.....Advertisement.....
.....Advertisement.....

Study looks at ‘bang for the buck’

-A A +A
By Jesse Osbourne

 

A recent study by the Bluegrass Institute sought to examine how efficient Kentucky schools are.


According to that study, Washington County ranked 56th out of 169 districts.
“I believe all districts in Kentucky have worked hard to cut budgets and make wise decisions with the funds that have been allocated to us,” Robin Cochran, superintendent of Washington County Schools, said of the study.
Many times, she said, the general public wants to look at test scores as the sole source of success and “this report attempts to create an analysis between the expenditures and academic performance.”
“However, we will always exhibit caution when it comes to using test scores alone to judge success,” she said. “We are working with students, not widgets, and therefore, it is more complicated than using a score to measure success.”
The study looks at average daily attendance in 2011, total expenses per pupil in 2011, percent of students in free and reduced cost lunch in 2011, the 2011 district ACT average composite scores. The schools are ranked according to the ACT-based-score-spending index.
Of the eight total school districts in adjoining counties, Washington County was fourth.
Average daily attendance in the district in 2011 was noted as 1,483.613. Total expenses per pupil in 2011 was calculated at $9,986. The percent of students in free and reduced cost lunch was 61 percent. The ACT average composite score was 18.5. The ACT- based score-spending index, which determines ranking, was 5.18.
The highest-ranking school was Beechwood Independent, with an index of 52.99. Only 12 percent of the Beechwood district student population was eligible for free and reduced lunch.
The lowest-ranking school was Owsley County, with an index score of -40.57. Approximately 88 percent of the student population was eligible for free and reduced lunch.
The state average for expenses per pupil in 2011 was $10,814. The state average for students eligible for free and reduced lunch was 56 percent. The average index score was -1.30.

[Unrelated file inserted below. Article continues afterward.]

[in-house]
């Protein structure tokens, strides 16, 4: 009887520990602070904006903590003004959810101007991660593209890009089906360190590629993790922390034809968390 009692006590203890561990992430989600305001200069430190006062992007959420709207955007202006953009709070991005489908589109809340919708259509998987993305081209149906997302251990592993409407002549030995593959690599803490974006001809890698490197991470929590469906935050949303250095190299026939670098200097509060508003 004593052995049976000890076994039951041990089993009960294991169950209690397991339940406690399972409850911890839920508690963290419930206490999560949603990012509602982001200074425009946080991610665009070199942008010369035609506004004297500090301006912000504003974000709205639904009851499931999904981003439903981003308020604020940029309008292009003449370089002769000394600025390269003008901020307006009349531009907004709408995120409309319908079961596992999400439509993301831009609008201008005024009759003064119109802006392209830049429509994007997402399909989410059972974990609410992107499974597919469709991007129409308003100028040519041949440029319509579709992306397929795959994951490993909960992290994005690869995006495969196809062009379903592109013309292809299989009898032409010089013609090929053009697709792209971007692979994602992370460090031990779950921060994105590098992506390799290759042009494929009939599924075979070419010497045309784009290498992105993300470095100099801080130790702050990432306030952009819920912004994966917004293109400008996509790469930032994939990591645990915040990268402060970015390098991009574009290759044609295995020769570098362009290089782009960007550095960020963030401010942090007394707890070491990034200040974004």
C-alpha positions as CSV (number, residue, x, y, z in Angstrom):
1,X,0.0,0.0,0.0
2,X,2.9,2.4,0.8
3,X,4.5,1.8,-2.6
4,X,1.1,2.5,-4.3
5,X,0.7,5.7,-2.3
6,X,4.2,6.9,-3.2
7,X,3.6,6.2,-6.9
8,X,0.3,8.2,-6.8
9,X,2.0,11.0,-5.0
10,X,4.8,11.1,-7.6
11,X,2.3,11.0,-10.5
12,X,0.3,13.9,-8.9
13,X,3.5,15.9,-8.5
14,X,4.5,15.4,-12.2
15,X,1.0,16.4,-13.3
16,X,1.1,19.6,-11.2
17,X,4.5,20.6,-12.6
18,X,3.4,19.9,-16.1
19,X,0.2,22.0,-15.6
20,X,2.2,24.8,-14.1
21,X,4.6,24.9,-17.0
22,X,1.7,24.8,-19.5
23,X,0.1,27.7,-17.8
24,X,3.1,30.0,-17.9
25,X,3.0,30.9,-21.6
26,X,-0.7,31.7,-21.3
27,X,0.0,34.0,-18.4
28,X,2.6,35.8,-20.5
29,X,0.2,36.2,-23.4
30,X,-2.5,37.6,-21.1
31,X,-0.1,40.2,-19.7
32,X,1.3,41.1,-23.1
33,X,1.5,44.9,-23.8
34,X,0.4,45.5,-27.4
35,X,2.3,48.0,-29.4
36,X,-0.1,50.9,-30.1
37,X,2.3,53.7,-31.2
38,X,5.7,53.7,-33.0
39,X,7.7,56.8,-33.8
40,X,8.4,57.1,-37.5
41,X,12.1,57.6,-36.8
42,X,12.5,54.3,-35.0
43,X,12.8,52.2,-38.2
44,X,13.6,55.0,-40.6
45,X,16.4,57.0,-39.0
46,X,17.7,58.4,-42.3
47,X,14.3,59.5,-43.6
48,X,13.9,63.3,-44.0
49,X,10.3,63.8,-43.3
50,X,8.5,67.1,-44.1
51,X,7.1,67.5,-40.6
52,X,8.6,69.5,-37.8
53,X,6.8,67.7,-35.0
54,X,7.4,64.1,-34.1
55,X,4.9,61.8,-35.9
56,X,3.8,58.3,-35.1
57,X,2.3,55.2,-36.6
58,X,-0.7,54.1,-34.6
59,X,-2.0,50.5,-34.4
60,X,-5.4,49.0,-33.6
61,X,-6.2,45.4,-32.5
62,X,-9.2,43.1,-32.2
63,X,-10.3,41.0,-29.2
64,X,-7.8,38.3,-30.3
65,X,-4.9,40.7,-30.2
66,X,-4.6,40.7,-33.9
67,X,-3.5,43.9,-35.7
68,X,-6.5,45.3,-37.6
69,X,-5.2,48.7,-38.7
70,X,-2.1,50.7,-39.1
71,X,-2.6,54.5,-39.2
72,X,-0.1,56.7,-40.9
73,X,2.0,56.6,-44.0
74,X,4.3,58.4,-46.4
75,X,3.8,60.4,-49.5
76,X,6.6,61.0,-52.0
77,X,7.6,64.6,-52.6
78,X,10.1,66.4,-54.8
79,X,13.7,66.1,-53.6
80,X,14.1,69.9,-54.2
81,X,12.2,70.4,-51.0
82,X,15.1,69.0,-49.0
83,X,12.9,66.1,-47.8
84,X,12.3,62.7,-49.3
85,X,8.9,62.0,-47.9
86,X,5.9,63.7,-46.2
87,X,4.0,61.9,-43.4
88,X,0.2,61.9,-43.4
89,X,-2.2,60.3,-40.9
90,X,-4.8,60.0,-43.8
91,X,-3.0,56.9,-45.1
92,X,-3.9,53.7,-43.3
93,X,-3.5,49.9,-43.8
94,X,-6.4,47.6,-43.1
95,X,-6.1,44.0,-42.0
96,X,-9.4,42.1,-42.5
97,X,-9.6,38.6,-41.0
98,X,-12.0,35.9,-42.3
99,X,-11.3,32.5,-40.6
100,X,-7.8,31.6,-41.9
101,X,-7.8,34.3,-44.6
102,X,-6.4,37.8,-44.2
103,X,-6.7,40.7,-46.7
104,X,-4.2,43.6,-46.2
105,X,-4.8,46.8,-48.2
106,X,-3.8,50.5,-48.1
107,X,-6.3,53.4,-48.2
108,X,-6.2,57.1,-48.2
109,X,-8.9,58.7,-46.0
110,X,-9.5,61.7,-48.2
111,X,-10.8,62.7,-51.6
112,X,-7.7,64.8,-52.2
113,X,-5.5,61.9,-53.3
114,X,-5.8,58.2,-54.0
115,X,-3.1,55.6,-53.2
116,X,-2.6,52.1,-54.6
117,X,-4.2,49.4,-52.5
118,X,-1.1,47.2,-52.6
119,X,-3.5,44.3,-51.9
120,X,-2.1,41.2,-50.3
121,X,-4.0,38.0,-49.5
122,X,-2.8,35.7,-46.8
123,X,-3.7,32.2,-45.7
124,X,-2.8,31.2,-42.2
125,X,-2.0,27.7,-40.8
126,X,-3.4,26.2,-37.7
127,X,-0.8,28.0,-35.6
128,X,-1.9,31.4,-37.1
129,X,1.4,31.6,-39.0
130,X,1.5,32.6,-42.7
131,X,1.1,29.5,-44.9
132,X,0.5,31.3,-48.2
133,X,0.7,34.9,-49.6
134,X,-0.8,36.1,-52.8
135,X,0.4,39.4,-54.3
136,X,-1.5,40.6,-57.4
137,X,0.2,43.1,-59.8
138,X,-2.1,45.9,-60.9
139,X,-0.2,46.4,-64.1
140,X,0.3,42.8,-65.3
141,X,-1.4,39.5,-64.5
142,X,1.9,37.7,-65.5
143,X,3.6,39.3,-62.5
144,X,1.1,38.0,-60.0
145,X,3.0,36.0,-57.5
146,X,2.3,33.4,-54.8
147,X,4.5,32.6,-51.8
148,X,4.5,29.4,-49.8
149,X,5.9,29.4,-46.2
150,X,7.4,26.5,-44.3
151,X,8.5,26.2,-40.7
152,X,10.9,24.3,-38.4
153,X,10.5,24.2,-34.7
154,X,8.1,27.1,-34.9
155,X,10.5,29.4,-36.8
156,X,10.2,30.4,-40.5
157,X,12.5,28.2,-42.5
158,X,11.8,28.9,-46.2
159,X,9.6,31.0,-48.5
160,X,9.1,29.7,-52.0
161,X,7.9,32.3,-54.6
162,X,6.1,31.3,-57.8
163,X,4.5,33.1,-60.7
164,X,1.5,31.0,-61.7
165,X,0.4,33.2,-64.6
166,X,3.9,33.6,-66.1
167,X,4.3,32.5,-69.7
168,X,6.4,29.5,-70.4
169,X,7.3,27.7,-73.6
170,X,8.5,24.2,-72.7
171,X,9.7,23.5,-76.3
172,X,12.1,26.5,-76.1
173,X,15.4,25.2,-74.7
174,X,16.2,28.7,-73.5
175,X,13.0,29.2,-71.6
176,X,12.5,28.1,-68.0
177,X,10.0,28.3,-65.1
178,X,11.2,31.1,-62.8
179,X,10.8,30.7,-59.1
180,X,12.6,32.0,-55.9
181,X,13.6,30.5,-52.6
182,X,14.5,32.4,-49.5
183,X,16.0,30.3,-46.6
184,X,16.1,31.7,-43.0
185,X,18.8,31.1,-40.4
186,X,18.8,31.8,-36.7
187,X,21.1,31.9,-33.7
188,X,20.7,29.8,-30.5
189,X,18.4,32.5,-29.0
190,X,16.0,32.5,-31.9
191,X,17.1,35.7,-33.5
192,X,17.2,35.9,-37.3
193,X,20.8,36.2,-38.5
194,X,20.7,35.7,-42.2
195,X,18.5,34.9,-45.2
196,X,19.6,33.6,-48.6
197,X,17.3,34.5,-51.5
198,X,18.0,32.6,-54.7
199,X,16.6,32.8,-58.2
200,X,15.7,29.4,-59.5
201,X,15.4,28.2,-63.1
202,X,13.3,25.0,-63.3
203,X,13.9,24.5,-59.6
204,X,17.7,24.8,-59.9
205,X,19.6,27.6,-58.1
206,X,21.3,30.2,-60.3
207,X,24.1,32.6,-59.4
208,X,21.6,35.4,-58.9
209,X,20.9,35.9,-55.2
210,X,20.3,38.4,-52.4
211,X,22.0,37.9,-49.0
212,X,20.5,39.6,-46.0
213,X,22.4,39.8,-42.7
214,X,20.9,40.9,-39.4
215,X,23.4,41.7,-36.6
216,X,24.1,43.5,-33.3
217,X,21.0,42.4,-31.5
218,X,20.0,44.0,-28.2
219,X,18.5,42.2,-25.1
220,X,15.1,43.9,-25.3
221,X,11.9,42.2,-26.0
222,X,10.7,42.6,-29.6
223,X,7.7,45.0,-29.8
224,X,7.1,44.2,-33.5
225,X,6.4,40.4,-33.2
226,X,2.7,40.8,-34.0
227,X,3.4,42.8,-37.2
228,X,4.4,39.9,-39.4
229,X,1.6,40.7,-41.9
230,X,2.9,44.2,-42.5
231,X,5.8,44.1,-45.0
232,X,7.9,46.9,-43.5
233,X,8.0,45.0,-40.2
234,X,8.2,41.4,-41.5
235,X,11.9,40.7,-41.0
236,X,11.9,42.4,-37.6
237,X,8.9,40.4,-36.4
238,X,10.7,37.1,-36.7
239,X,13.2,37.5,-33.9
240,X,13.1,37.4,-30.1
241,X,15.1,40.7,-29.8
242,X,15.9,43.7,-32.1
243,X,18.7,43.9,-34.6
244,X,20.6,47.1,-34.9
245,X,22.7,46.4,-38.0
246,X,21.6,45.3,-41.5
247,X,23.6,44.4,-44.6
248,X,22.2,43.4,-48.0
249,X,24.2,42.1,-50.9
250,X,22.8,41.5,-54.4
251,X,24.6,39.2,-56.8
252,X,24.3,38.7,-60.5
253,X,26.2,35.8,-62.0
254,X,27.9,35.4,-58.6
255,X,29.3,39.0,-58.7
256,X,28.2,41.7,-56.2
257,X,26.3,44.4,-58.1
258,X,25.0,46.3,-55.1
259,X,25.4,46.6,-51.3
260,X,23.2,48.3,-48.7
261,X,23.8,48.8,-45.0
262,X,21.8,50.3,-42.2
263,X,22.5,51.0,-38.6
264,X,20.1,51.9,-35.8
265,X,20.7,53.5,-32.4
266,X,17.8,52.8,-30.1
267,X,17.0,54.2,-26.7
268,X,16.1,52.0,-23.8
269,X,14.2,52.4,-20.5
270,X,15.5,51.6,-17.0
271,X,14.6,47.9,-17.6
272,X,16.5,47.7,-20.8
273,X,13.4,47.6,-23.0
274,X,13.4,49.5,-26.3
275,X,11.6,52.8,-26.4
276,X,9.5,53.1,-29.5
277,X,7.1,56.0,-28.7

Cochran added that the new accountability system, which results’ will be announced in the near future, will come as a shock to most districts.
“We anticipate these results not being favorable and needing time to analyze and refocus – possibly shifting where our priorities are placed (as well as expenditures),” she said via email on Monday.
According to the study, Bluegrass Institute is a ‘free-market think tank, dedicated to arming Kentucky’s freedom fighters with the information they need to defend their individual liberties.’ The organization is a 501 (c) 3 educational organization.
According to the executive summary in the study, nearly 60 percent of the state’s general fund supports education in the state’s public schools and colleges.
“Furthermore, there has been a dramatic increase in the commonwealth’s funding for education since the Kentucky Education Reform Act of 1990 was enacted,” according to the study. “In inflation-adjusted dollars, real spending on public education in Kentucky nearly doubled between 1989 and 2010.”
The entire study can be found online at www.freedomkentucky.org/images/0/02/Bang_for_the_Buck_2012.pdf.